New Photographs Formal Invitation envelope Strategies

Your wedding invitation is your guests’first peek into your big day, so you want to ensure it is shine. Uncertain where to start? We’ve got everything you need to understand about that important piece of one’s stationery right here.

Define Your Wedding Style
Alongside listing the positioning and time of day, the invitation—and, more specifically, its style—hints to the formality of one’s wedding. You will have a concept of the sort of event you’re throwing—classic and elegant, casual and relaxed, or glam and modern—before you start buying stationery, so you can choose an invitation style that hits the exact same note. Then browse stationers’websites and others couples’ wedding invitations to gather inspiration in order to give your stationer a notion of that which you like.

Know Your Colors
Think about your wedding colors too. You may want to incorporate your hues and a motif (if you’ve one) into your wedding invitations—and then carry them throughout the remainder of your wedding paper (like the escort cards, menus and ceremony programs) for a cohesive look. While ivory, cream or white card stock paired with a black or gold font may be the classic choice for formal wedding invitations, you can also brighten your invites with colorful or metallic fonts, paper stock, envelopes and liners. Just keep readability in mind when choosing your colors (more on that later).

Play With the Shape and Size
A 4.5-inch-by-6.25-inch rectangular card is the standard size and shape for wedding invitations. But couples are channeling more playful or modern vibes with circular, scalloped and square invitations. Don’t forget to think about that veering from the conventional envelope size can increase the postage—bulky or extra-large invites might cost more to send.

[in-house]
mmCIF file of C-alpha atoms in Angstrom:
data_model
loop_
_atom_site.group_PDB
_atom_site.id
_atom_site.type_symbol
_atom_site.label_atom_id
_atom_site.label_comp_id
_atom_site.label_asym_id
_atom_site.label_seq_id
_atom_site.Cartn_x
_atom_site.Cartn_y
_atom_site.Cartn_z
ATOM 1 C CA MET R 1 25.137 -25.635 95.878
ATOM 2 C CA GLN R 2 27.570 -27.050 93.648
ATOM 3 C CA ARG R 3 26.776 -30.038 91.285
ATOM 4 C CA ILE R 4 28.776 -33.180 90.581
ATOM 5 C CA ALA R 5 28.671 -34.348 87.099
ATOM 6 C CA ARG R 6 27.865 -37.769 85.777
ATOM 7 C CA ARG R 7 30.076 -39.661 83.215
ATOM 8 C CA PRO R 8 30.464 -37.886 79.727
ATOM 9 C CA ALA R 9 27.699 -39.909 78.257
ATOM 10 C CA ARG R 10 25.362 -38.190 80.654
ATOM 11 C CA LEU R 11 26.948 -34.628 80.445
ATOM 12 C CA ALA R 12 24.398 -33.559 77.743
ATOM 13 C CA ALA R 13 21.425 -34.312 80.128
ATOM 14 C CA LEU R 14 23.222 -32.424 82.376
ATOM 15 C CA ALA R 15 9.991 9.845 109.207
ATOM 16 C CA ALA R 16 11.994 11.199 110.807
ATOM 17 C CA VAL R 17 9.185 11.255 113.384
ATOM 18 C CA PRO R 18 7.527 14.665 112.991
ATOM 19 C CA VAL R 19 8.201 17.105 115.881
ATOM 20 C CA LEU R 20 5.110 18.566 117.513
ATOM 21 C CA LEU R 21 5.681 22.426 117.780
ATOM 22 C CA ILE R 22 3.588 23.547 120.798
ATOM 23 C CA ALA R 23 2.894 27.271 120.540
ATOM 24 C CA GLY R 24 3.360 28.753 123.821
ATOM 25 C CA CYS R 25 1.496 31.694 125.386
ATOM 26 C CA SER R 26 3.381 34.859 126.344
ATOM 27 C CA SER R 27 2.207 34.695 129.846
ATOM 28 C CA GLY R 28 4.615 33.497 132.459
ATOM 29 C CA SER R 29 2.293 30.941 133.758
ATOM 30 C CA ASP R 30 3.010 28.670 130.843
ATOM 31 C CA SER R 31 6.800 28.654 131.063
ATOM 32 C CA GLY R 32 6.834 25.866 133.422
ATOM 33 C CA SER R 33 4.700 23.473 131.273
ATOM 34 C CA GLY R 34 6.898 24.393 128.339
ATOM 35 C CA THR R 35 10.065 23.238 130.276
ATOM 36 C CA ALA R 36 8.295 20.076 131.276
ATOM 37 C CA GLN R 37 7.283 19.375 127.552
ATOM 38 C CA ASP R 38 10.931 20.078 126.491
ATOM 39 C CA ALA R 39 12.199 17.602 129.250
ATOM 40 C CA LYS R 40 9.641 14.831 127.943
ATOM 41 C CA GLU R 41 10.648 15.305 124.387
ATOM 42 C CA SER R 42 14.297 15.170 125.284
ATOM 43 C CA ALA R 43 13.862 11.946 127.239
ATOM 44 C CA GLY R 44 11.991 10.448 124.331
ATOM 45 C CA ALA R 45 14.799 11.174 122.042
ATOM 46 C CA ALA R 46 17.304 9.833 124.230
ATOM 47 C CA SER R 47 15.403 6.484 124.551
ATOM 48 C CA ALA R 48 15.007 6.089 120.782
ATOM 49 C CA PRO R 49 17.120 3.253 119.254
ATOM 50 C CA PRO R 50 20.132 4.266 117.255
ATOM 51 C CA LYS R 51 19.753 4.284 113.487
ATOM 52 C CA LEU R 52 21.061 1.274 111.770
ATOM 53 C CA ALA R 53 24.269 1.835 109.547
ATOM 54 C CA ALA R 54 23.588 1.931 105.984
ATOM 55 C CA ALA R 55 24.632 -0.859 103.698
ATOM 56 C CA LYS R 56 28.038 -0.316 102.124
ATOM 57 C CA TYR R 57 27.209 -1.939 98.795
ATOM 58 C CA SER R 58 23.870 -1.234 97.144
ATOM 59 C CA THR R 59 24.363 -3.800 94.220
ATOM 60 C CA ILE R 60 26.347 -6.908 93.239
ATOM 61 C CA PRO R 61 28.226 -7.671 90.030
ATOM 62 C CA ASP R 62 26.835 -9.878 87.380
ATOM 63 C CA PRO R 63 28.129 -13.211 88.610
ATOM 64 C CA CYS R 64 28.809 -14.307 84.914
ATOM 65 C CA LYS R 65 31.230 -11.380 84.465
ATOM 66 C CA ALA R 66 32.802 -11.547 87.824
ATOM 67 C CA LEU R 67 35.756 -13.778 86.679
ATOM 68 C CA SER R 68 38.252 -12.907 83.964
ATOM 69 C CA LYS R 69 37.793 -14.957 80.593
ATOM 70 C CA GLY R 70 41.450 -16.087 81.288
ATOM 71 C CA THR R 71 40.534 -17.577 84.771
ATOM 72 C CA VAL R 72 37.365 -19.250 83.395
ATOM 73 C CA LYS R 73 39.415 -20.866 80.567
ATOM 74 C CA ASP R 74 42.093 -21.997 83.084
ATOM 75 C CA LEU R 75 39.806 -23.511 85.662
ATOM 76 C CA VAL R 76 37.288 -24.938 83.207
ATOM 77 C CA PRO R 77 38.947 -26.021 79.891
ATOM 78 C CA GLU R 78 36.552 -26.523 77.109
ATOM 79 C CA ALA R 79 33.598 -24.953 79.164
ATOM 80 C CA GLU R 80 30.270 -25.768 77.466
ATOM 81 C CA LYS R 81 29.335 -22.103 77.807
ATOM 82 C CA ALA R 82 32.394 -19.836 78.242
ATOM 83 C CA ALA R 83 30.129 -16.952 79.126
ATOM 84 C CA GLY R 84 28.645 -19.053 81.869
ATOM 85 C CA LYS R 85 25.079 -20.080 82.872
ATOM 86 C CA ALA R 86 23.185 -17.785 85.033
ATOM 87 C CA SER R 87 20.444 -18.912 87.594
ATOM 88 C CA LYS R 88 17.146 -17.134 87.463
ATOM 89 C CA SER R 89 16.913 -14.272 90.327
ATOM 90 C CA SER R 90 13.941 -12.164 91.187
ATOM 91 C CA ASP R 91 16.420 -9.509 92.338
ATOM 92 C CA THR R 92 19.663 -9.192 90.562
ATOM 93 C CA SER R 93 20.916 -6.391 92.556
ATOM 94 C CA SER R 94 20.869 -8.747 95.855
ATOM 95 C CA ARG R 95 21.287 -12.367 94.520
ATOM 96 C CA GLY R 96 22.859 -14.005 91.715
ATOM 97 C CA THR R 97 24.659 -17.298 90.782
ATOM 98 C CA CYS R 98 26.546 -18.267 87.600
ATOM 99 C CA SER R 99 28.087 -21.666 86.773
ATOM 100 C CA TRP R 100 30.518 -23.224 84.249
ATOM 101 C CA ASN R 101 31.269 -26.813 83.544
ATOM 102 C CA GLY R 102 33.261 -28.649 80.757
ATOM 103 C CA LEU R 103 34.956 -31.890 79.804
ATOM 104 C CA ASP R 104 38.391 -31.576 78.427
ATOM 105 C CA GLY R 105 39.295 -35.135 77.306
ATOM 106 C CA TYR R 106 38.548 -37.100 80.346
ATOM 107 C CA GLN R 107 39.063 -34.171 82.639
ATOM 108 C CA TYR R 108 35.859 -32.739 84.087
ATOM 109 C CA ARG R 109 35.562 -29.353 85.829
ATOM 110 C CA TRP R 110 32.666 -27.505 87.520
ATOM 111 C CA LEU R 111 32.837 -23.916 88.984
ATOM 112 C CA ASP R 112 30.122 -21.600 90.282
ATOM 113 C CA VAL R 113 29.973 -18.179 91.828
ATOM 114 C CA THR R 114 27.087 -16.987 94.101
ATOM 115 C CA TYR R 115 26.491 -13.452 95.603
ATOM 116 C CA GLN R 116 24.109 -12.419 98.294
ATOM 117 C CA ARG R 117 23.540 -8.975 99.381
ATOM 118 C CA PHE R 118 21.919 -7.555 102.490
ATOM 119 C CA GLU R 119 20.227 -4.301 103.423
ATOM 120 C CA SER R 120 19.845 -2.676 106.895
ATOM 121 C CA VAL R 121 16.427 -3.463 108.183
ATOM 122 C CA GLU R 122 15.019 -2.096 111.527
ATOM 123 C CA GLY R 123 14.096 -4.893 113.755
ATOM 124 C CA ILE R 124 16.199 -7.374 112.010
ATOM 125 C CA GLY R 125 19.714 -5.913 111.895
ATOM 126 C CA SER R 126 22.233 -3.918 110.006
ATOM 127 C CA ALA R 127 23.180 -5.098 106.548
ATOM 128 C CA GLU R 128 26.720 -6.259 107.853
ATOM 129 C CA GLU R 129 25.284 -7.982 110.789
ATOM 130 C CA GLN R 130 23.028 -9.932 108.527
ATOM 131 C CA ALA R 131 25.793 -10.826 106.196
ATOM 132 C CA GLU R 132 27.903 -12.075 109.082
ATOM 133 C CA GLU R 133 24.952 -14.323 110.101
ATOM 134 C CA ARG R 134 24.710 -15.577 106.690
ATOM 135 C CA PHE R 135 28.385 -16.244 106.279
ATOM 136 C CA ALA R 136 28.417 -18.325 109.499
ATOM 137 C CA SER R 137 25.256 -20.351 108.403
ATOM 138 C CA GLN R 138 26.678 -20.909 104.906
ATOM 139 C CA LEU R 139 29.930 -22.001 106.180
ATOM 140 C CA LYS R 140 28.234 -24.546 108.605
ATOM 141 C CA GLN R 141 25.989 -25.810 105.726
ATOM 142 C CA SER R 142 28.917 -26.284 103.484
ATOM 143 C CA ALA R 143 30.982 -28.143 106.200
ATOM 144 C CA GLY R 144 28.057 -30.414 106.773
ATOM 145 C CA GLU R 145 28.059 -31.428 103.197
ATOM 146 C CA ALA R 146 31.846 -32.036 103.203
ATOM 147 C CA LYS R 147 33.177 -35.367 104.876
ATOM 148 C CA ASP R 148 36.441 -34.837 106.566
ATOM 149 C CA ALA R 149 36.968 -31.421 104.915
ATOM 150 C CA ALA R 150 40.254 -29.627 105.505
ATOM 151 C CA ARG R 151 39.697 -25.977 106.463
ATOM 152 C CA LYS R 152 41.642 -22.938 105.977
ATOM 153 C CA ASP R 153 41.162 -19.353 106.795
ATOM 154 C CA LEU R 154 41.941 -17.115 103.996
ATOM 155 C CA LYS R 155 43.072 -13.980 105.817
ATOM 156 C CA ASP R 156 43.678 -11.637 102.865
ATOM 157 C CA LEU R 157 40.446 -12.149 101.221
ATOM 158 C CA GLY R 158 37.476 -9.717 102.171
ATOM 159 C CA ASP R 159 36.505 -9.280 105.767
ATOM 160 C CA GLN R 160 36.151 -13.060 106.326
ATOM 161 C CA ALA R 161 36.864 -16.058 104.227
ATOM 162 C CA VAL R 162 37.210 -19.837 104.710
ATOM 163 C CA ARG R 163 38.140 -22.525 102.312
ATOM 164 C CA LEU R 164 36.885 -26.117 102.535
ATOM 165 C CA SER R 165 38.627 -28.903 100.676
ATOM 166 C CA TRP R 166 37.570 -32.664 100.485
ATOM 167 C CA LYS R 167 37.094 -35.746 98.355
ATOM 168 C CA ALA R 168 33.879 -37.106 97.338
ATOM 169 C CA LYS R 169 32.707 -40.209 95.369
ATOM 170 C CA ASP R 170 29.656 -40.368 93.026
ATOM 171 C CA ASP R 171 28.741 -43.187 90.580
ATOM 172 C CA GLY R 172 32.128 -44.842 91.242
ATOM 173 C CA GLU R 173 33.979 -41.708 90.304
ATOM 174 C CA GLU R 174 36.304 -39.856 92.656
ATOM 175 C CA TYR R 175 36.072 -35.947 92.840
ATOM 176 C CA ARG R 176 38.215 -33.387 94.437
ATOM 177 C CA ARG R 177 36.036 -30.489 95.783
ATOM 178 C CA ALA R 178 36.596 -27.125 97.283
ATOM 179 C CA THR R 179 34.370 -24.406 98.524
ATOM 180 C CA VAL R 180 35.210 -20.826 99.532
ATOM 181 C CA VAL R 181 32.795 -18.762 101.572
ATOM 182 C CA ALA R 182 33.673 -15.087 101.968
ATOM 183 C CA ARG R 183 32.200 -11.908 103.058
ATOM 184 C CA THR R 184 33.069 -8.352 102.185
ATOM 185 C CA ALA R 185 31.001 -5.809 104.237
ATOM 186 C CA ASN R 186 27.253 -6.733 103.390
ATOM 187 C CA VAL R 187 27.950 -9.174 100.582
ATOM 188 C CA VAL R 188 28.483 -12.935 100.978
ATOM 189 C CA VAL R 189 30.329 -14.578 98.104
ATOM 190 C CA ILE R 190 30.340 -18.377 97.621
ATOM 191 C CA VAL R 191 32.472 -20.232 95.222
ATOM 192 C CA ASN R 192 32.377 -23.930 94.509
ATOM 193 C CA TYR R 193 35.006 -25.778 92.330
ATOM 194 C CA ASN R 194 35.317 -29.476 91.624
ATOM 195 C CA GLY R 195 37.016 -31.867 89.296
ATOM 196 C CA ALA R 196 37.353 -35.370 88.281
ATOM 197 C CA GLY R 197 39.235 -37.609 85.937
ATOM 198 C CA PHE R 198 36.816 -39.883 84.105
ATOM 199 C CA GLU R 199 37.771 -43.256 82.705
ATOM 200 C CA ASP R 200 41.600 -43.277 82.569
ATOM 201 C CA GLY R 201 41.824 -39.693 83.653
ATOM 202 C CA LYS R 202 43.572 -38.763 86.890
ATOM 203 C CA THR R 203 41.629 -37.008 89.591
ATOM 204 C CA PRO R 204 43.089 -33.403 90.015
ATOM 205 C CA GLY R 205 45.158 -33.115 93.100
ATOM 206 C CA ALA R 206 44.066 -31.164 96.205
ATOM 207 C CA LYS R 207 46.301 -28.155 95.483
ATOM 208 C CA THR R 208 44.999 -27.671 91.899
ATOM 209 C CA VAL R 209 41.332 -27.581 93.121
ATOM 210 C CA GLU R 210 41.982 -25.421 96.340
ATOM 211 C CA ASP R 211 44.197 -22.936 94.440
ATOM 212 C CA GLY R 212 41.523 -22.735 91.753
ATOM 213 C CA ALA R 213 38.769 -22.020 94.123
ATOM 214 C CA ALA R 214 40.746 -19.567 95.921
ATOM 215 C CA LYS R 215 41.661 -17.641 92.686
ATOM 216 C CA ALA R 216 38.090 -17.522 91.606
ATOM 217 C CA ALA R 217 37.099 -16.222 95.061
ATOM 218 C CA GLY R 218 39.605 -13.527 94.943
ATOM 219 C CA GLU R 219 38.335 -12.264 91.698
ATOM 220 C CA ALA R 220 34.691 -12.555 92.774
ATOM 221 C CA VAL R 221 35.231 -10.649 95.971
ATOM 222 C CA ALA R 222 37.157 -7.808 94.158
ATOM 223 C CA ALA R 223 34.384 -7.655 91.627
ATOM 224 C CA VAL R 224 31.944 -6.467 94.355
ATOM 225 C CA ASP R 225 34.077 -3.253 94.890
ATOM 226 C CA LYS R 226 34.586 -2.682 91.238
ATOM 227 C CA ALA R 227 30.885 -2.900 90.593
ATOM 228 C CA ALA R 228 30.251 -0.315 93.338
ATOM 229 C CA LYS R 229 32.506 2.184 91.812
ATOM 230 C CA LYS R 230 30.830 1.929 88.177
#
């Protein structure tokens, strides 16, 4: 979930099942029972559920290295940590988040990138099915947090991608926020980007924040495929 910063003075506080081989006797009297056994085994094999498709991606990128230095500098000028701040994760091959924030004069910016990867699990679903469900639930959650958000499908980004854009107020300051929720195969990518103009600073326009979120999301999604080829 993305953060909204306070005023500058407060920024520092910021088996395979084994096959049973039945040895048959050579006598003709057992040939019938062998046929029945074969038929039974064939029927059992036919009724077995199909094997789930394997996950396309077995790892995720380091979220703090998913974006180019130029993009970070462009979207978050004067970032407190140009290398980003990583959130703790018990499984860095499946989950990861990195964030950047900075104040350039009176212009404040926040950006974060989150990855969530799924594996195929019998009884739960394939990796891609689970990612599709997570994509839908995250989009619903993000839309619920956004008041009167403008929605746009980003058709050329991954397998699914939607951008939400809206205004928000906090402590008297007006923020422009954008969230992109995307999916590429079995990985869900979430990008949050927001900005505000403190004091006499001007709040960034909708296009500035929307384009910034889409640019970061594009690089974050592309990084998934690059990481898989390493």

Make Sure They’re Legible
As you think about colors and patterns, don’t overlook the text—the info you put on the invitation is the entire point of sending it out in the first place. Your stationer can help, but, generally, avoid light ink on light backgrounds and dark ink on dark backgrounds. Yellow and pastels are tough colors to learn, so if you’re choosing those, make certain the back ground contrasts enough for the words to pop, or work those colors into the style rather than the text. Also, keep clear of hard-to-read fonts such as an overly scripted typeface—you don’t wish to sacrifice readability for pretty letters.

Choose Your Words Wisely
Learn the guidelines to wording your invitation. Traditionally, whoever is hosting is listed first on the invitation. Customarily, you need to spell everything out, including the time of the ceremony. On classic wedding invitations, there’s always a request line following the host’s name—something such as “so and so request the honor of one’s presence.” The wording may change as the hosting situation does, so be sure to double-check you’ve added everyone who should be included.

Don’t Crowd the Card
List only the key points on your own invitation: ceremony time and location, the hosts, your and your fiancé’ s names, the dress code (optional) and RSVP information. Attempting to squeeze a lot of onto the invitation card can make it harder to read and it won’t look as elegant. Leave things like directions to your wedding venue and information regarding postwedding activities for your wedding website and/or print them on separate enclosure cards. One little bit of information that doesn’t belong anywhere on your own suite: where you’re registered. The only acceptable destination for a list registry information is on your wedding website.

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